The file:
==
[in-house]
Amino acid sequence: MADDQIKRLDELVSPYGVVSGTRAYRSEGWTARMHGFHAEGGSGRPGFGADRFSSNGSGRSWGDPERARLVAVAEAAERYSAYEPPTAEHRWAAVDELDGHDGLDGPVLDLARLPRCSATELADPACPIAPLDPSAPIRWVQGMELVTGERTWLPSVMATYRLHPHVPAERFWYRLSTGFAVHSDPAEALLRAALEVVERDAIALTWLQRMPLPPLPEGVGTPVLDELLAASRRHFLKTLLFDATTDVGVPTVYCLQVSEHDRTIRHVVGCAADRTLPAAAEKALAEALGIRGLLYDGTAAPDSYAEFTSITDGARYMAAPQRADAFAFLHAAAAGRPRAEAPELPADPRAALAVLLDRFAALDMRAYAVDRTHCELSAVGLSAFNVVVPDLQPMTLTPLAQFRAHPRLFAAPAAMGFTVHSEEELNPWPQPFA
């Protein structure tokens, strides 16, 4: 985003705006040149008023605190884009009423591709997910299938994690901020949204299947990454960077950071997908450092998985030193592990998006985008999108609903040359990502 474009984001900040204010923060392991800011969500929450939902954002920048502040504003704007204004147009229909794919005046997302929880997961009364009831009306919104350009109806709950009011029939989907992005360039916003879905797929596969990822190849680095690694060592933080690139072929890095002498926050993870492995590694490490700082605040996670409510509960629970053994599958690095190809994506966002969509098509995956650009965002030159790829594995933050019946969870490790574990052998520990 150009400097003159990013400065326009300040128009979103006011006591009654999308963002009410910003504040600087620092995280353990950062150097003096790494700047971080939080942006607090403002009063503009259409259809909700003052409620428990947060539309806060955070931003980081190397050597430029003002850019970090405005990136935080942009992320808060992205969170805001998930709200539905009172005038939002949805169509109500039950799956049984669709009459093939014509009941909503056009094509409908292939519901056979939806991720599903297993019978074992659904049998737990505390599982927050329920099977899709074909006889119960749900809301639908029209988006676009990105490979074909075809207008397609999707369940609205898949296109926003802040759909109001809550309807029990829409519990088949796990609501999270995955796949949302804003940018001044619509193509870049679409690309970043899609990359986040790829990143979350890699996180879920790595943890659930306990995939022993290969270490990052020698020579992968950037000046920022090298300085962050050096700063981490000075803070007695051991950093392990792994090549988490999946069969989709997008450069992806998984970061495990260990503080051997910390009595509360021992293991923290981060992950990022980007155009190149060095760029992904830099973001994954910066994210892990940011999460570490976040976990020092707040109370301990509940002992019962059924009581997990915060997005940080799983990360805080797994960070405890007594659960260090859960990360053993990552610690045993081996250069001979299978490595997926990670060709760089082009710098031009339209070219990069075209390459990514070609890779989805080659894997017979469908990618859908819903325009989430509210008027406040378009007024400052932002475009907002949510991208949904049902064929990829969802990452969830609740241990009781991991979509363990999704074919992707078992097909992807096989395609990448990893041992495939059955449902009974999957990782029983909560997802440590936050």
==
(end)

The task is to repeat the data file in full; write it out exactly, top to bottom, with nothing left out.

[in-house]
Amino acid sequence: MADDQIKRLDELVSPYGVVSGTRAYRSEGWTARMHGFHAEGGSGRPGFGADRFSSNGSGRSWGDPERARLVAVAEAAERYSAYEPPTAEHRWAAVDELDGHDGLDGPVLDLARLPRCSATELADPACPIAPLDPSAPIRWVQGMELVTGERTWLPSVMATYRLHPHVPAERFWYRLSTGFAVHSDPAEALLRAALEVVERDAIALTWLQRMPLPPLPEGVGTPVLDELLAASRRHFLKTLLFDATTDVGVPTVYCLQVSEHDRTIRHVVGCAADRTLPAAAEKALAEALGIRGLLYDGTAAPDSYAEFTSITDGARYMAAPQRADAFAFLHAAAAGRPRAEAPELPADPRAALAVLLDRFAALDMRAYAVDRTHCELSAVGLSAFNVVVPDLQPMTLTPLAQFRAHPRLFAAPAAMGFTVHSEEELNPWPQPFA
């Protein structure tokens, strides 16, 4: 985003705006040149008023605190884009009423591709997910299938994690901020949204299947990454960077950071997908450092998985030193592990998006985008999108609903040359990502 474009984001900040204010923060392991800011969500929450939902954002920048502040504003704007204004147009229909794919005046997302929880997961009364009831009306919104350009109806709950009011029939989907992005360039916003879905797929596969990822190849680095690694060592933080690139072929890095002498926050993870492995590694490490700082605040996670409510509960629970053994599958690095190809994506966002969509098509995956650009965002030159790829594995933050019946969870490790574990052998520990 150009400097003159990013400065326009300040128009979103006011006591009654999308963002009410910003504040600087620092995280353990950062150097003096790494700047971080939080942006607090403002009063503009259409259809909700003052409620428990947060539309806060955070931003980081190397050597430029003002850019970090405005990136935080942009992320808060992205969170805001998930709200539905009172005038939002949805169509109500039950799956049984669709009459093939014509009941909503056009094509409908292939519901056979939806991720599903297993019978074992659904049998737990505390599982927050329920099977899709074909006889119960749900809301639908029209988006676009990105490979074909075809207008397609999707369940609205898949296109926003802040759909109001809550309807029990829409519990088949796990609501999270995955796949949302804003940018001044619509193509870049679409690309970043899609990359986040790829990143979350890699996180879920790595943890659930306990995939022993290969270490990052020698020579992968950037000046920022090298300085962050050096700063981490000075803070007695051991950093392990792994090549988490999946069969989709997008450069992806998984970061495990260990503080051997910390009595509360021992293991923290981060992950990022980007155009190149060095760029992904830099973001994954910066994210892990940011999460570490976040976990020092707040109370301990509940002992019962059924009581997990915060997005940080799983990360805080797994960070405890007594659960260090859960990360053993990552610690045993081996250069001979299978490595997926990670060709760089082009710098031009339209070219990069075209390459990514070609890779989805080659894997017979469908990618859908819903325009989430509210008027406040378009007024400052932002475009907002949510991208949904049902064929990829969802990452969830609740241990009781991991979509363990999704074919992707078992097909992807096989395609990448990893041992495939059955449902009974999957990782029983909560997802440590936050």